There's a magnificent production of the legendary musical Les Misérables at the University of Cincinnati's College-Conservatory of Music. I attended the opening performance at Patricia Corbett on Thursday
evening, and a show that I've seen umpteen times has been given new
life with fresh direction, impassioned staging and innovative design —
even if you've seen the legendary original with its turntable and
massive barricades, you'll find CCM's rendition, directed by Aubrey
Berg, an eye-opener. It's simpler and more dramatic (that's quite a
claim for a show designed to pluck your heart-strings), and it's
especially noteworthy for the leads' strong vocal performances — Jean
Valjean and Inspector Javert are double-cast, a demonstration of the
depth of talent in this nationally renowned program — as well as each
and every every performer in an ensemble of more than 40.
The 16-musician orchestra, conducted energetically by Steve Goers, sounds larger whole lot more, since several players handle three to five instruments. Berg's staging gives the show a clarity and power that makes it feel fresh and new. It has vivid feature characters and storytelling with momentum and emotional impact. This one is a must-see, so it's great that the production runs longer than many at CCM, where it's usually one-weekend and done: There are nine more performances through Sunday, March 9, which means that more tickets ($31-$35; $18-$24 for students) are available.513-556-4183.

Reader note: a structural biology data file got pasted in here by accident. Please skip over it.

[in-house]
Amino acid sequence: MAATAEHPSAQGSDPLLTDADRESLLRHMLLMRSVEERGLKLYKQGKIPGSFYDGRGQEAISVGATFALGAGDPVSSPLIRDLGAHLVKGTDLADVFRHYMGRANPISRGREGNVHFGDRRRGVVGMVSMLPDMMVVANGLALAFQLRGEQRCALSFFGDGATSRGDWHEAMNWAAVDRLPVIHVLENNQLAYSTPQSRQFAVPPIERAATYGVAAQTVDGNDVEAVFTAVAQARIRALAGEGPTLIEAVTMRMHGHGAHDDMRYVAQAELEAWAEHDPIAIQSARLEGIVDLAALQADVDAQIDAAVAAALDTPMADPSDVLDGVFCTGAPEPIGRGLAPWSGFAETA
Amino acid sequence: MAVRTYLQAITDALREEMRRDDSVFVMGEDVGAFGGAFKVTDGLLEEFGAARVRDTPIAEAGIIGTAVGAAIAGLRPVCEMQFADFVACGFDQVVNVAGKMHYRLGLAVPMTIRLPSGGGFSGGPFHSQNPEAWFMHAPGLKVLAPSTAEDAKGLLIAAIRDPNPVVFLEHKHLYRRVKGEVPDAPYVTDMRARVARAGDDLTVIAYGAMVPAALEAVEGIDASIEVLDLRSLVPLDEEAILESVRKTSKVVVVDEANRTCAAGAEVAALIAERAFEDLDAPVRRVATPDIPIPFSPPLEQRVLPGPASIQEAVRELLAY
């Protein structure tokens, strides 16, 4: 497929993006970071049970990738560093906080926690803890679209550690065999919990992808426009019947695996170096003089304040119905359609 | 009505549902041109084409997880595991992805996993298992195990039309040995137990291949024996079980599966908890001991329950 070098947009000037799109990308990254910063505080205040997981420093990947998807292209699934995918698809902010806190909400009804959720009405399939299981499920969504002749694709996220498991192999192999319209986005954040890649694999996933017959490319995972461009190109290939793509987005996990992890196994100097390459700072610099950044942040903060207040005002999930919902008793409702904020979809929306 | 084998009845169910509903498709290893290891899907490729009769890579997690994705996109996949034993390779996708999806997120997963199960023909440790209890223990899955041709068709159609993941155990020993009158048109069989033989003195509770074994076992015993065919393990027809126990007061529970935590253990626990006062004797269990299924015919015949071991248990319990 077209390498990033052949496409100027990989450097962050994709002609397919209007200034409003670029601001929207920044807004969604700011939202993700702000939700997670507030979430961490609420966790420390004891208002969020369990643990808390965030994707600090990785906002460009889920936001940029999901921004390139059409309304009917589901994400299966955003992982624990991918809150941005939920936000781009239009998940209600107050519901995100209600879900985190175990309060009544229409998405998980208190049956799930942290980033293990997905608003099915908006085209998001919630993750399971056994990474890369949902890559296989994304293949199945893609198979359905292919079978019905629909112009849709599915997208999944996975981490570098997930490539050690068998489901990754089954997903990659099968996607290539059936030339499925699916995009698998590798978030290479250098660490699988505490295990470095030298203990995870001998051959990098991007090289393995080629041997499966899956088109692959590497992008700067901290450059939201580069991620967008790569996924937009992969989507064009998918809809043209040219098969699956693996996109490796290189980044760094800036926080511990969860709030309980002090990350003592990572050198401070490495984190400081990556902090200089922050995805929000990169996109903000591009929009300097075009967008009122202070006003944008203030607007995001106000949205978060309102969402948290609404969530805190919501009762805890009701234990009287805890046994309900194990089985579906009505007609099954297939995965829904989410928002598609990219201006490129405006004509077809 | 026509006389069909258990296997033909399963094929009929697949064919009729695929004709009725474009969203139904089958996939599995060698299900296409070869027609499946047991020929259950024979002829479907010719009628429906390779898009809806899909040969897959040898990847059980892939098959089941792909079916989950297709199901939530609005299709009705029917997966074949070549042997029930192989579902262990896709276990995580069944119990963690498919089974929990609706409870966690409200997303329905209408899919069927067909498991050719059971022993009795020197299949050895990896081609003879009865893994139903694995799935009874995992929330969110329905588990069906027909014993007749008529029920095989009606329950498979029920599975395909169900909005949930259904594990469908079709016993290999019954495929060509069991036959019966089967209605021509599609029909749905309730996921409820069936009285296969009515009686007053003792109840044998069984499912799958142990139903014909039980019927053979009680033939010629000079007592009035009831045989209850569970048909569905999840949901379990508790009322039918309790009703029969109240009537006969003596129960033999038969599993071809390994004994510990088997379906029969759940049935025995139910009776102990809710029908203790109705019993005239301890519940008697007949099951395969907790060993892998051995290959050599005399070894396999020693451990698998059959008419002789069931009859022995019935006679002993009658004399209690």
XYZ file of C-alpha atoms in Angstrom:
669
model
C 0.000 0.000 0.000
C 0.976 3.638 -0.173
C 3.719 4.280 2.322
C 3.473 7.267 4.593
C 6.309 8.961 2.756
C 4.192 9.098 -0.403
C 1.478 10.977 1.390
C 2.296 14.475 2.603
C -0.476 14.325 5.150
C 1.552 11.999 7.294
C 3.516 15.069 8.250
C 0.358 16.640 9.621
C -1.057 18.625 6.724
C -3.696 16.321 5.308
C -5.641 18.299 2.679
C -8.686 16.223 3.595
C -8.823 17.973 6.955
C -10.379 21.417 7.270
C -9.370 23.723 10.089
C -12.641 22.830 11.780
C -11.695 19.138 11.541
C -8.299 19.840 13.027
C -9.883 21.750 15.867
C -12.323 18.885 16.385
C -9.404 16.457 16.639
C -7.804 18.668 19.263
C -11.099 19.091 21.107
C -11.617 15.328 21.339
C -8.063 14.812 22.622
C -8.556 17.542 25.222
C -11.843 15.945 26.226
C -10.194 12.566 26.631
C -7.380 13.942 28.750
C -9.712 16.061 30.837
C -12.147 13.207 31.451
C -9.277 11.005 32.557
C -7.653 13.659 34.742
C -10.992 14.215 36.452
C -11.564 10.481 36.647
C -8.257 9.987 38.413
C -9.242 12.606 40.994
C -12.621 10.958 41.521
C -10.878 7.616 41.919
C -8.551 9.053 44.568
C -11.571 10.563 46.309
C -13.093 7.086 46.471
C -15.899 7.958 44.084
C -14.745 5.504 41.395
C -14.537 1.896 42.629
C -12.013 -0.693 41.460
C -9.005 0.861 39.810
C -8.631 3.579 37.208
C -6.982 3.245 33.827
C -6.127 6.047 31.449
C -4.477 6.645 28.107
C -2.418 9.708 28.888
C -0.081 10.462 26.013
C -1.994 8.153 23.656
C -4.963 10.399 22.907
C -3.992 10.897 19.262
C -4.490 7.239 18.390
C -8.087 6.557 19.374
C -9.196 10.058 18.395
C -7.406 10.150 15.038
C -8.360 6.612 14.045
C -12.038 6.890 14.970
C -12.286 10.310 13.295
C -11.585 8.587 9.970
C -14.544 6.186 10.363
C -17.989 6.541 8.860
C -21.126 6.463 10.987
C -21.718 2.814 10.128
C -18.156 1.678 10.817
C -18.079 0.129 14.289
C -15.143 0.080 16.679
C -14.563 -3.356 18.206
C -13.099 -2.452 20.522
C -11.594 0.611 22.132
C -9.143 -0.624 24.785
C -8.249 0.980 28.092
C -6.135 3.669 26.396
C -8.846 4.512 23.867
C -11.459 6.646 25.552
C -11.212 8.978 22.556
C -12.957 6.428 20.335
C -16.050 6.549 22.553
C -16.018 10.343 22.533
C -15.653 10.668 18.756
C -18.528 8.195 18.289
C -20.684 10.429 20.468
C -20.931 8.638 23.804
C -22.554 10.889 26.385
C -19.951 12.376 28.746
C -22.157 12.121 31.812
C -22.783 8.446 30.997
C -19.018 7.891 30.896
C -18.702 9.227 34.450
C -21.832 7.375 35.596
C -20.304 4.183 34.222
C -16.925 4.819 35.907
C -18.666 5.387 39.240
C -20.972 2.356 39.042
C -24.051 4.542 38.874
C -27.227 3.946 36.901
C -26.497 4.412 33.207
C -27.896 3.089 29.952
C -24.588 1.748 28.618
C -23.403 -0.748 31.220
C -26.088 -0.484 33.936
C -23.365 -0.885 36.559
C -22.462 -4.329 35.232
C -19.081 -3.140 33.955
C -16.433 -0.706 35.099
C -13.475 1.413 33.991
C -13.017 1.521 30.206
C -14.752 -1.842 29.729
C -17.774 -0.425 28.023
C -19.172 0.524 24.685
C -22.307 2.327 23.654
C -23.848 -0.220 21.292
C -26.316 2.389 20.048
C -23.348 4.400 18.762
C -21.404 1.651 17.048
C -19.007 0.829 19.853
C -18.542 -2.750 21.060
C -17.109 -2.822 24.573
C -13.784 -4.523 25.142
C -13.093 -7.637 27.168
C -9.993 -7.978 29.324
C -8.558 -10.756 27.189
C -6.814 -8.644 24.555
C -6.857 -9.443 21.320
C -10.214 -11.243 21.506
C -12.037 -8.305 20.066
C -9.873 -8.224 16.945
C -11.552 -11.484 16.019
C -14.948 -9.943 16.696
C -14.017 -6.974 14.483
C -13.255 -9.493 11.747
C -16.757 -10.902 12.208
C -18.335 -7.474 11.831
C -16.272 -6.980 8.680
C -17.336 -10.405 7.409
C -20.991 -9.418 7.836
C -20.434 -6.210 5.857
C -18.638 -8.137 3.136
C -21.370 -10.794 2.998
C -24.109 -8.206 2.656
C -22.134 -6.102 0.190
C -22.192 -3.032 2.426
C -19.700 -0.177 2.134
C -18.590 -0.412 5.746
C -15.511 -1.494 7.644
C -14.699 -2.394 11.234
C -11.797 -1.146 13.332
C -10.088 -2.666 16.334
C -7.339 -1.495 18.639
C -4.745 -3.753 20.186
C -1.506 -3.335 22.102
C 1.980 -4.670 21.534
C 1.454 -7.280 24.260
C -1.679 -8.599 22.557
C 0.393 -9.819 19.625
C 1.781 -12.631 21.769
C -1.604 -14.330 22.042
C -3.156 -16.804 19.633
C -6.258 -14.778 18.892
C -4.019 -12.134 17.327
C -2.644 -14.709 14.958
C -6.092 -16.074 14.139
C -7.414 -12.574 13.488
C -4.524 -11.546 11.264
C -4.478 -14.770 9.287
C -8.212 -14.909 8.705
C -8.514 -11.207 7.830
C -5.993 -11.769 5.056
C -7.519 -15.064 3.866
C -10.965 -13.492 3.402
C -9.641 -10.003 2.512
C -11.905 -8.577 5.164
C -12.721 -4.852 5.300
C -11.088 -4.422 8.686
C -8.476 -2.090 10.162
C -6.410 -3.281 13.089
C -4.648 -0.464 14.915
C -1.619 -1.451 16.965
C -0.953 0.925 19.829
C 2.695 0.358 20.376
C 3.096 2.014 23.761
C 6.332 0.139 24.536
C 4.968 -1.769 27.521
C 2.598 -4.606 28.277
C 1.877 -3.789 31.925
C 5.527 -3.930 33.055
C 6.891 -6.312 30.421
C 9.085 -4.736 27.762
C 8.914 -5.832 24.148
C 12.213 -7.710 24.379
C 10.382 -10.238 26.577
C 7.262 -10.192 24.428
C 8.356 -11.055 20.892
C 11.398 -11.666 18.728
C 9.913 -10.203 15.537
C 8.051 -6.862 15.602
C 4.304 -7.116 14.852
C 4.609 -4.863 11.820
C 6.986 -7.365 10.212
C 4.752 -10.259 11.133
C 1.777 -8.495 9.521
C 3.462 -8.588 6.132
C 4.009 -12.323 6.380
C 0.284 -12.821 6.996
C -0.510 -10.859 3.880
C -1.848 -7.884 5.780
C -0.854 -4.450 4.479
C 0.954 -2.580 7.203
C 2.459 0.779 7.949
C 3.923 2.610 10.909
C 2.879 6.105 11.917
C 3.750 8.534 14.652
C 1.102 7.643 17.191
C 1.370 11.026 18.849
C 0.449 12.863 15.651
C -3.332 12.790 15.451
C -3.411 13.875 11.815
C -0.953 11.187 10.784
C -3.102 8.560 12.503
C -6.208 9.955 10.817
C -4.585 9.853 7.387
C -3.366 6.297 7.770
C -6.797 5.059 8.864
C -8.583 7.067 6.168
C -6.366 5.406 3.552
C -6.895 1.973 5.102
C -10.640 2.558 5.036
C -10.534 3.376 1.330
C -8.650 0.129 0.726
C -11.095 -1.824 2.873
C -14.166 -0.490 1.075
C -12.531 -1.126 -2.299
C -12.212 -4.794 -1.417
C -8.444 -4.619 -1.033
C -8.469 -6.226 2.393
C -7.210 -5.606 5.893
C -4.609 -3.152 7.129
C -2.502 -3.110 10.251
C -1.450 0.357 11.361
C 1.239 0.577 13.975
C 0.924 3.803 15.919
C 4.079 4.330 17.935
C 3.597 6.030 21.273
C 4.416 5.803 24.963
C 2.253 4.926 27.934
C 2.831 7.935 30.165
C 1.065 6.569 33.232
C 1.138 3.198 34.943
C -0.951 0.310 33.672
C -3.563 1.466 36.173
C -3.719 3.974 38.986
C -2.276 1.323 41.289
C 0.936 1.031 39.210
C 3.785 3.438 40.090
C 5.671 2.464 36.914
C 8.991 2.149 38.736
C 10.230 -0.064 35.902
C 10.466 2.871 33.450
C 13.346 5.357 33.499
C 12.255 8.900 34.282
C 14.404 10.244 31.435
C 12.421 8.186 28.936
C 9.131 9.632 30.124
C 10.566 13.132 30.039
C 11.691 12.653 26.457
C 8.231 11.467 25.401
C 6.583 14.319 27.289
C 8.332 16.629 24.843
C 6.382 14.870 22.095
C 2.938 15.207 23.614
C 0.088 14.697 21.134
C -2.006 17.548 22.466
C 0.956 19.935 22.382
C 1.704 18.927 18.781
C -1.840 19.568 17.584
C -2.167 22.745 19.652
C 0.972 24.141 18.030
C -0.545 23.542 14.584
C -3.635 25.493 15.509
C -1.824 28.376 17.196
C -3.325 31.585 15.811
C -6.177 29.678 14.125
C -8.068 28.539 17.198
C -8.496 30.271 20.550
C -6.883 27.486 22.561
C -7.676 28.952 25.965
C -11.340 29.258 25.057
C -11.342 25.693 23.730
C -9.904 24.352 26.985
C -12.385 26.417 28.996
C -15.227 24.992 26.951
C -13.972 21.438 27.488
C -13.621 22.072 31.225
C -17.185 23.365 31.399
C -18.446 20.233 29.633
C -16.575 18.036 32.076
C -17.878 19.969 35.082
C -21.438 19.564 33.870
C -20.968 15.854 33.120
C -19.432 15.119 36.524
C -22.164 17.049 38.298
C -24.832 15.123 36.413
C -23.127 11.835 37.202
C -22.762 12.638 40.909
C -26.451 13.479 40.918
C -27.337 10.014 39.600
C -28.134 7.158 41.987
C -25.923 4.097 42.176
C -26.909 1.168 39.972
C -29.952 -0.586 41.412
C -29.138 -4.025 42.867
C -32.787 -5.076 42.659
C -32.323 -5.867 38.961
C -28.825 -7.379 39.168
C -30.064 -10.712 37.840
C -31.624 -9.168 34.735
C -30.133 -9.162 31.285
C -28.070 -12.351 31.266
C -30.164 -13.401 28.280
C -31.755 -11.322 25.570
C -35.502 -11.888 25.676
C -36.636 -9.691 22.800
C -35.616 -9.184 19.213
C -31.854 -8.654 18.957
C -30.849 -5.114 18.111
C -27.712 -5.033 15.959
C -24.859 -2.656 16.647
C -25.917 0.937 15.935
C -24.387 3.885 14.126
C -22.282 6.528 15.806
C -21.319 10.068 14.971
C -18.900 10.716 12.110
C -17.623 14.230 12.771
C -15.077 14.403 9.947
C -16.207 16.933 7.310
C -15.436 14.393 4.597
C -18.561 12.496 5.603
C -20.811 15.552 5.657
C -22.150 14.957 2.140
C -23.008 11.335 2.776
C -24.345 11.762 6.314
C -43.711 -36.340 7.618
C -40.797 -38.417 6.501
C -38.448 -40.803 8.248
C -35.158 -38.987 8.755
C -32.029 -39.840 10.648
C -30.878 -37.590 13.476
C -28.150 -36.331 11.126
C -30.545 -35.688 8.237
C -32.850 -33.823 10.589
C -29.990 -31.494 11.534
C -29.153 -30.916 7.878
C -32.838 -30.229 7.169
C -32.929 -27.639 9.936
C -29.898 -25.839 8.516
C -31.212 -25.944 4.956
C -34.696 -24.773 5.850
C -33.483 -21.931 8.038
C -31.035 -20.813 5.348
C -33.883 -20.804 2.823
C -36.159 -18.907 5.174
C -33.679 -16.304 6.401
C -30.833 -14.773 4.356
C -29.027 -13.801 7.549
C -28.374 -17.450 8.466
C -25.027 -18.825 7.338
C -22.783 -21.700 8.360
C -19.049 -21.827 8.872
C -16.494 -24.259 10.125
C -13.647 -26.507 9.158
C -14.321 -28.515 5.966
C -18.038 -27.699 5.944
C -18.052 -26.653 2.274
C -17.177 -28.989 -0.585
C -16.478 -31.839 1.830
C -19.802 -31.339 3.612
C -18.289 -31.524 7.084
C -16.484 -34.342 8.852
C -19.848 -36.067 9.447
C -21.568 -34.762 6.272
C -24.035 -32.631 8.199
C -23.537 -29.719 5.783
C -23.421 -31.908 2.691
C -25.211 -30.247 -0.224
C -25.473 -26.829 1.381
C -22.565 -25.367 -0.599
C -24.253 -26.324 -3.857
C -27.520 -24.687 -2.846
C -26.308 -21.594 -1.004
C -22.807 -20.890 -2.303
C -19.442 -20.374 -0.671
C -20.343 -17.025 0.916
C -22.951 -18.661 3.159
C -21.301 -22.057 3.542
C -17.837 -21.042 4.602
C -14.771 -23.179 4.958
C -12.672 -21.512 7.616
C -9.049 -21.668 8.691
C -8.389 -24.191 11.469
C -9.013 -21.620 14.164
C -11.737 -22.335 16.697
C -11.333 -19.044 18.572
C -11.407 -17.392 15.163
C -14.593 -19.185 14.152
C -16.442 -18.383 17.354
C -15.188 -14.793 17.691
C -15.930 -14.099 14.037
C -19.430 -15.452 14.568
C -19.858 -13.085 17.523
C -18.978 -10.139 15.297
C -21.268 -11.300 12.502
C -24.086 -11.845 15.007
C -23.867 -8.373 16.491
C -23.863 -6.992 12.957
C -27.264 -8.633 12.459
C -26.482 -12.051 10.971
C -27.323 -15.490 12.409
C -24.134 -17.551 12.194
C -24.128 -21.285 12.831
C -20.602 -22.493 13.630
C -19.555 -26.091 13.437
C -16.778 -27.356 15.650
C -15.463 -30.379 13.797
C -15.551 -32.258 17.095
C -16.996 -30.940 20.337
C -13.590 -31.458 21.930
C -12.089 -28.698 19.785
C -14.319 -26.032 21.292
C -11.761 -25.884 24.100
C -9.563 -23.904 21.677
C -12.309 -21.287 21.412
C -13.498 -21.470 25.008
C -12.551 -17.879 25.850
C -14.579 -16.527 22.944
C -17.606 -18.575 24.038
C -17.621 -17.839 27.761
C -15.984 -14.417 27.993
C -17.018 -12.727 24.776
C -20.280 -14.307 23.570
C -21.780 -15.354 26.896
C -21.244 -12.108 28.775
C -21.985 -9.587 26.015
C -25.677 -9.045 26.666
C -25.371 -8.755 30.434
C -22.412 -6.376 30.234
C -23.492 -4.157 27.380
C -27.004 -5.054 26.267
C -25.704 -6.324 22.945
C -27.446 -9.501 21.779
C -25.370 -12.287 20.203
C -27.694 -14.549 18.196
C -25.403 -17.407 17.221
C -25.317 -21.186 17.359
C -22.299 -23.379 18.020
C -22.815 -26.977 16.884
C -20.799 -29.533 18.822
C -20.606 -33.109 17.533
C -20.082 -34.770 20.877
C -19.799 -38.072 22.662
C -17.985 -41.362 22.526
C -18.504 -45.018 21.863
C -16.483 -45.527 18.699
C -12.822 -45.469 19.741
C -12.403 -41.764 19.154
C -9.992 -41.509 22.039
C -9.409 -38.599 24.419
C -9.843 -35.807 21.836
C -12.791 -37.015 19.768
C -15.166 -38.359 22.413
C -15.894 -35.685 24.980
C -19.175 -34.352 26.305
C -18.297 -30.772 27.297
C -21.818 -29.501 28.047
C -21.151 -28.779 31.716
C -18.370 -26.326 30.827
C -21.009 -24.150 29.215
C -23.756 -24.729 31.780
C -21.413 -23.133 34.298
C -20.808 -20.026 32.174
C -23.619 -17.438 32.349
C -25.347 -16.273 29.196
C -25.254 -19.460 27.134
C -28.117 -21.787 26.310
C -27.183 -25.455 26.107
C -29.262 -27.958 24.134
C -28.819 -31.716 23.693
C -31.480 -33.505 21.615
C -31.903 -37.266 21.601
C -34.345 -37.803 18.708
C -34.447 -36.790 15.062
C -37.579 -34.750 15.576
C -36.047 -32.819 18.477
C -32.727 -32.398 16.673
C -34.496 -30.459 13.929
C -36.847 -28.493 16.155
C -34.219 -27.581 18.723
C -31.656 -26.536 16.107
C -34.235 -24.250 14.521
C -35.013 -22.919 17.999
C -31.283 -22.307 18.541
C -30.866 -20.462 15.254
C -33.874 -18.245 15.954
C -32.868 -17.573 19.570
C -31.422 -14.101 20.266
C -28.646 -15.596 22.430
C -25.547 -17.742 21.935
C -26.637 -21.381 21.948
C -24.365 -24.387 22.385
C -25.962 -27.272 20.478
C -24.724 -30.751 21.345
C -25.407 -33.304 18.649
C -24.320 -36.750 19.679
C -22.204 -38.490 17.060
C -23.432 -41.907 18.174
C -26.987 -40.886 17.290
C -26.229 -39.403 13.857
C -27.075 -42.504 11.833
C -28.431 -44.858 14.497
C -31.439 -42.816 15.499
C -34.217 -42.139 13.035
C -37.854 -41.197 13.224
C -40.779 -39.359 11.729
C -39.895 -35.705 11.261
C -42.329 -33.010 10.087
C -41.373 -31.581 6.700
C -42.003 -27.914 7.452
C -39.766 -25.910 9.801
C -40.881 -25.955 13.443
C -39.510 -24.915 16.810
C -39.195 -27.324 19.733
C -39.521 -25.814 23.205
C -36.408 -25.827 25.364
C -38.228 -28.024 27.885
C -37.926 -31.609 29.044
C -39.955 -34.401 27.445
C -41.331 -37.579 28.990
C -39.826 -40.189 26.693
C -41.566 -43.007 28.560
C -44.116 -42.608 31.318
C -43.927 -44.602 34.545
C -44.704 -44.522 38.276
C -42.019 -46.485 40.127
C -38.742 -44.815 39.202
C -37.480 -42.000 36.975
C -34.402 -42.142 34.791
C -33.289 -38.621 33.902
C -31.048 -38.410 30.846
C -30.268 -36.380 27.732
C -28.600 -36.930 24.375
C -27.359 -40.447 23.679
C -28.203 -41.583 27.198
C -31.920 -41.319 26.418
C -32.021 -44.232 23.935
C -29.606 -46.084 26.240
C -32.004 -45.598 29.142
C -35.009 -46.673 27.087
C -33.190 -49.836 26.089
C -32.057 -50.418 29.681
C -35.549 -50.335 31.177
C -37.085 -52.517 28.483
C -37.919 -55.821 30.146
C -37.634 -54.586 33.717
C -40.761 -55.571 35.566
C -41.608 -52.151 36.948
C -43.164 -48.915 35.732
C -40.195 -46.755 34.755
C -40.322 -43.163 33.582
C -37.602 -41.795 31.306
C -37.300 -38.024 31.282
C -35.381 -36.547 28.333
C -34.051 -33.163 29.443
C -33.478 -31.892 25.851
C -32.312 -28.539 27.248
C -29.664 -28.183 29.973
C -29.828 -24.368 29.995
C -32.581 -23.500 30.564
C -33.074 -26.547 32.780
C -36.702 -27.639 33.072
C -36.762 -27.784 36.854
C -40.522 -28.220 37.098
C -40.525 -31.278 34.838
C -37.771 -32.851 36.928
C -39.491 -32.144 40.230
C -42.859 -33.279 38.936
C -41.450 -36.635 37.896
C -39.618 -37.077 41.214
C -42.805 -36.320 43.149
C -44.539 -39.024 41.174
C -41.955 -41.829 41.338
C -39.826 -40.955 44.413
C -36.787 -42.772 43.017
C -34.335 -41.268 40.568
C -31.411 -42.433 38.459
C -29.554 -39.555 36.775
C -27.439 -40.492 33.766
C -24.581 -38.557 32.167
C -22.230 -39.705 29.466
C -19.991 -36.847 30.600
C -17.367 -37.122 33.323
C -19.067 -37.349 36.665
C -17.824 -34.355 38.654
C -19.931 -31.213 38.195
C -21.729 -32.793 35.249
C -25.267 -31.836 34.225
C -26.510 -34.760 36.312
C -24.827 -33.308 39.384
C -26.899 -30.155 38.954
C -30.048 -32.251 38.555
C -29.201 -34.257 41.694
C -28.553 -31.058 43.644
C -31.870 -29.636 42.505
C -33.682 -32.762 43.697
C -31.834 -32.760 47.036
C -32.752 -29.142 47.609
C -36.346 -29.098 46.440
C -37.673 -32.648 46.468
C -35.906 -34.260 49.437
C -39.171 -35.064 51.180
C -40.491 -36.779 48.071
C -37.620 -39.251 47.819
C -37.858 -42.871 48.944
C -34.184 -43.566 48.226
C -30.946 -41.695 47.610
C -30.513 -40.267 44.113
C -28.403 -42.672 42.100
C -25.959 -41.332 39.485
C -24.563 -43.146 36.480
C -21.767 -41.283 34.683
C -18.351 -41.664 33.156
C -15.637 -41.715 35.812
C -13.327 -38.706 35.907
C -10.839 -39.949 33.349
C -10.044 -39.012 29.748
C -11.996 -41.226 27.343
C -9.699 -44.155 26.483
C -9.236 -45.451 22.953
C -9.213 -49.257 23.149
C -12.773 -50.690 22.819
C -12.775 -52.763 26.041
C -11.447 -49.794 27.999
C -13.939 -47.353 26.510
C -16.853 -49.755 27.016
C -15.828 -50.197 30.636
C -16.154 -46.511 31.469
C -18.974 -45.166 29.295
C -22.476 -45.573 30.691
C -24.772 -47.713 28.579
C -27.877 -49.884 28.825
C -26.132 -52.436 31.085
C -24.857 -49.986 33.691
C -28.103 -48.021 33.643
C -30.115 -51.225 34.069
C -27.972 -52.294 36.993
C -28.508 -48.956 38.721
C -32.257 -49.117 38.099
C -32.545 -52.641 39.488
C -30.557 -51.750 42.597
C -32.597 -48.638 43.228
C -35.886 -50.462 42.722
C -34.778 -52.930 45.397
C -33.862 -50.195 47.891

Andrew Lloyd Webber’s classic musical Evita is at the Aronoff Center through Sunday. It looks great with some epic scenery and excellent choreography. Josh Young as Che is charismatic and strong-voiced in his role as the show’s commentator. But Caroline Bowman’s Eva Perón is shrill, and Sean MacLaughlin's Juan Perón lacks the sinister gravitas that the role requires. So there's not nearly enough of the complex passion and manipulation that bonded them as a political machine. The tale of the ambitious woman who rose to the highest levels of power in Argentina then crashed and burned at age 32 is a memorable modern tragedy, and Andrew Lloyd Webber’s rock-opera tunes by will stick in your head. Tickets: 513-621-2787.